Is Washington’s Notorious Traffic Congestion Worse Under SafeTrack?

Fears that Metro’s SafeTrack maintenance blitz would send rail riders piling into cars and further clogging downtown Washington streets may have been misplaced, at least according to early traffic volume data compiled in D.C. and Northern Virginia.

The anecdotal evidence differs. Some commuters are complaining of nightmarish gridlock turning short drives into slow crawls, even if it is not clear whether reduced service on the Orange and Silver Lines is to blame. After all, traffic is terrible in and around Washington on normal days for an array of reasons. But what is clear after just a few days of Metro’s historic reconstruction program is the District is not being paralyzed by epic amounts of new traffic.

More traffic? Maybe.

Traffic counts on major corridors entering the city were about the same on Tuesday, June 7, as the prior two Tuesdays in May, according to data released by the District Department of Transportation. At some locations, traffic was lighter.

On the I-395 bridge, volume was 196,000 vehicles on June 7, about 10,000 cars fewer than crossed the bridge on May 24. On May 17, the figure was 192,000.

On the Roosevelt Bridge, traffic volume reached close to 89,000 on June 7, about the same as it was on May 24. On the previous Tuesday — two weeks before SafeTrack — volume was higher: 93,000.

Fewer cars also were counted on K Street between 18th and 19th Streets and 13th Street between I and K Streets on June 7 than on the prior two dates, but not by much.

Overall, traffic in the four corridors is roughly flat, but DDOT reported longer travel times in the “downtown core.” During morning rush hour, the average trip took 21 minutes compared to the usual of 15 minutes, and in the afternoon rush hour it trip time expanded from 15 to 20 minutes.

In NoVa, accidents or SafeTrack?

Major roads in Northern Virginia saw small yet significant increases in traffic volume on Tuesday, although Virginia officials cautioned accidents and other factors may have caused congestion, not necessarily SafeTrack.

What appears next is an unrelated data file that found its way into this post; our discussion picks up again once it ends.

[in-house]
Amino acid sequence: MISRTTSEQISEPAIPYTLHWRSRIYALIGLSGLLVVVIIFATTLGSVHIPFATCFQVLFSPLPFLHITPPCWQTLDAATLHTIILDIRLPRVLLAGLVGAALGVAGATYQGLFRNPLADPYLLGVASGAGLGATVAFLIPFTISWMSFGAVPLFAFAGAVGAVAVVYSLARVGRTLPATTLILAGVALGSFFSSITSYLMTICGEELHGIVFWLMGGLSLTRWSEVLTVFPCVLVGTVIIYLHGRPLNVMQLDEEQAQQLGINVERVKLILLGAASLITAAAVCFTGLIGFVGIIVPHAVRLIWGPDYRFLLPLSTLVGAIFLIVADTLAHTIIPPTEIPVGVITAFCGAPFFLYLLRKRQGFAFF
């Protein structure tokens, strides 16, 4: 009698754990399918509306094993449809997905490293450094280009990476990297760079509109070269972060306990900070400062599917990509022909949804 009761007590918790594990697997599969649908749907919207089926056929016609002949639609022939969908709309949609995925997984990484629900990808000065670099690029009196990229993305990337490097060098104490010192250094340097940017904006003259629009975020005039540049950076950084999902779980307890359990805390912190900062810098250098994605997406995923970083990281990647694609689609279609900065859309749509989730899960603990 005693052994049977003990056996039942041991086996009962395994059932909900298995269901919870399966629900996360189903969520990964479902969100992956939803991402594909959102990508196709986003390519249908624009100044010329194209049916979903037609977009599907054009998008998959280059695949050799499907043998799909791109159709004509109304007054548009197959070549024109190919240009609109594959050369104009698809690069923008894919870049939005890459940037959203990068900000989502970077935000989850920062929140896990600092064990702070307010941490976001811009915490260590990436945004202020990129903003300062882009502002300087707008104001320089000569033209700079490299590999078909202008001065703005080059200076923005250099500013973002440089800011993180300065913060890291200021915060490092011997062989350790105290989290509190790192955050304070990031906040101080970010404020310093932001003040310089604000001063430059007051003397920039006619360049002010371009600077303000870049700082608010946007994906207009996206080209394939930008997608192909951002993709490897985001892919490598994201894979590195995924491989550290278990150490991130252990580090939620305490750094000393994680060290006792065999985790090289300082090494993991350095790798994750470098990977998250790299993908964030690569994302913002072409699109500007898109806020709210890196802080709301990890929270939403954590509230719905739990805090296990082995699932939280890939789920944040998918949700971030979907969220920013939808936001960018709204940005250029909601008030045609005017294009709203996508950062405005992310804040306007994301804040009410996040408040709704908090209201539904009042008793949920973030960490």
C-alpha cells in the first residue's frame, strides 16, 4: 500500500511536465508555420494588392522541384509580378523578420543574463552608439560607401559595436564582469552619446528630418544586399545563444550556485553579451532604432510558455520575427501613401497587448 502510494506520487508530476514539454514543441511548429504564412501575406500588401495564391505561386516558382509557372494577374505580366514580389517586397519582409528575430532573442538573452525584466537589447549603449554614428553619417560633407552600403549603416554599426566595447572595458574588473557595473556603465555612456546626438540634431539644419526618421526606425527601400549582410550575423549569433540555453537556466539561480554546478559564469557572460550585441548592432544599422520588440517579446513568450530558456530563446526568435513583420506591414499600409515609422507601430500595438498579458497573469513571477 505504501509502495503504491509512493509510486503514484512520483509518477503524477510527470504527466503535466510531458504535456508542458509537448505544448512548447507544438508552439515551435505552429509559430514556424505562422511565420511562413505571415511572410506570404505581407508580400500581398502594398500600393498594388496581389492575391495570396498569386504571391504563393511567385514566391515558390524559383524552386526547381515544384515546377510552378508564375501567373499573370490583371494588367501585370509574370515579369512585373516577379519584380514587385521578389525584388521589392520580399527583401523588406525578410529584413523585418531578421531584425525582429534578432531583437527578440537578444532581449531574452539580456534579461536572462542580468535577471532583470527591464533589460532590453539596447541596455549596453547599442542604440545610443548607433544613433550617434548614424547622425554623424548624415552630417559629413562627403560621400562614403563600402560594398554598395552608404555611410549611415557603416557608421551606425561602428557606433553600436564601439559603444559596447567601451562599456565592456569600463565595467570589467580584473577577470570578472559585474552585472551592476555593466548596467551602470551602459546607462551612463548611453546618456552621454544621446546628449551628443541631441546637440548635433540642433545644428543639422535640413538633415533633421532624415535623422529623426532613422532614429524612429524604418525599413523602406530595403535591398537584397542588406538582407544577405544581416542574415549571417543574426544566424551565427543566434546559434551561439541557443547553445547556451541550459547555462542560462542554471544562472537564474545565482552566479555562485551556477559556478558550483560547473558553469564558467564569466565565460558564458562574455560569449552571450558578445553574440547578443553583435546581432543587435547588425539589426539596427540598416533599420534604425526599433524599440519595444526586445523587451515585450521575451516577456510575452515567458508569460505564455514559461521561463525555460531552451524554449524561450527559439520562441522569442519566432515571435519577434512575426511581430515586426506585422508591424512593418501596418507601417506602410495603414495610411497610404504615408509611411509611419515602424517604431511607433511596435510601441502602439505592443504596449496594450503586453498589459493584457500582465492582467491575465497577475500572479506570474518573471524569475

On Rt. 29 at Shreve Road traffic volume increased 13 percent in the 7 a.m. hour on June 7 compared to the same day the previous week (from 1548 cars to 1740), according to data released by the Virginia Department of Transportation. Volume was up five percent in the afternoon rush hour.

Rt. 50 at Graham Drive, Rt. 7 at Idylwood Road, I-66 at mile marker 72, Rt. 123 at George Washington Parkway, and Rt. 123 at Georgetown Pike all saw increases of between 3 and 6 percent in morning and afternoon rush hour.

“Since it has only been a few days, there are other factors to consider also, such as impacts from accidents,” said VDOT spokeswoman Jennifer McCord.

“An accident on I-66 at Route 50 around 6:30 am [Wednesday] resulted in additional delays west of 50. I-395 continued to experience heavy congestion this morning, similar to [Tuesday]. On both days, there were accidents on either the D.C. or Va. side.”

Blocking the box

On Twitter and the WAMU Metropocalypse Facebook group, motorists are complaining about what they believe is worsening gridlock.

One commuter, Nicole Kaeding, said traffic was so awful outside her downtown office building on Tuesday afternoon that it took her 15 minutes just to get out of the garage.

In an interview, she speculated that new car commuters unfamiliar with downtown streets could be the culprits.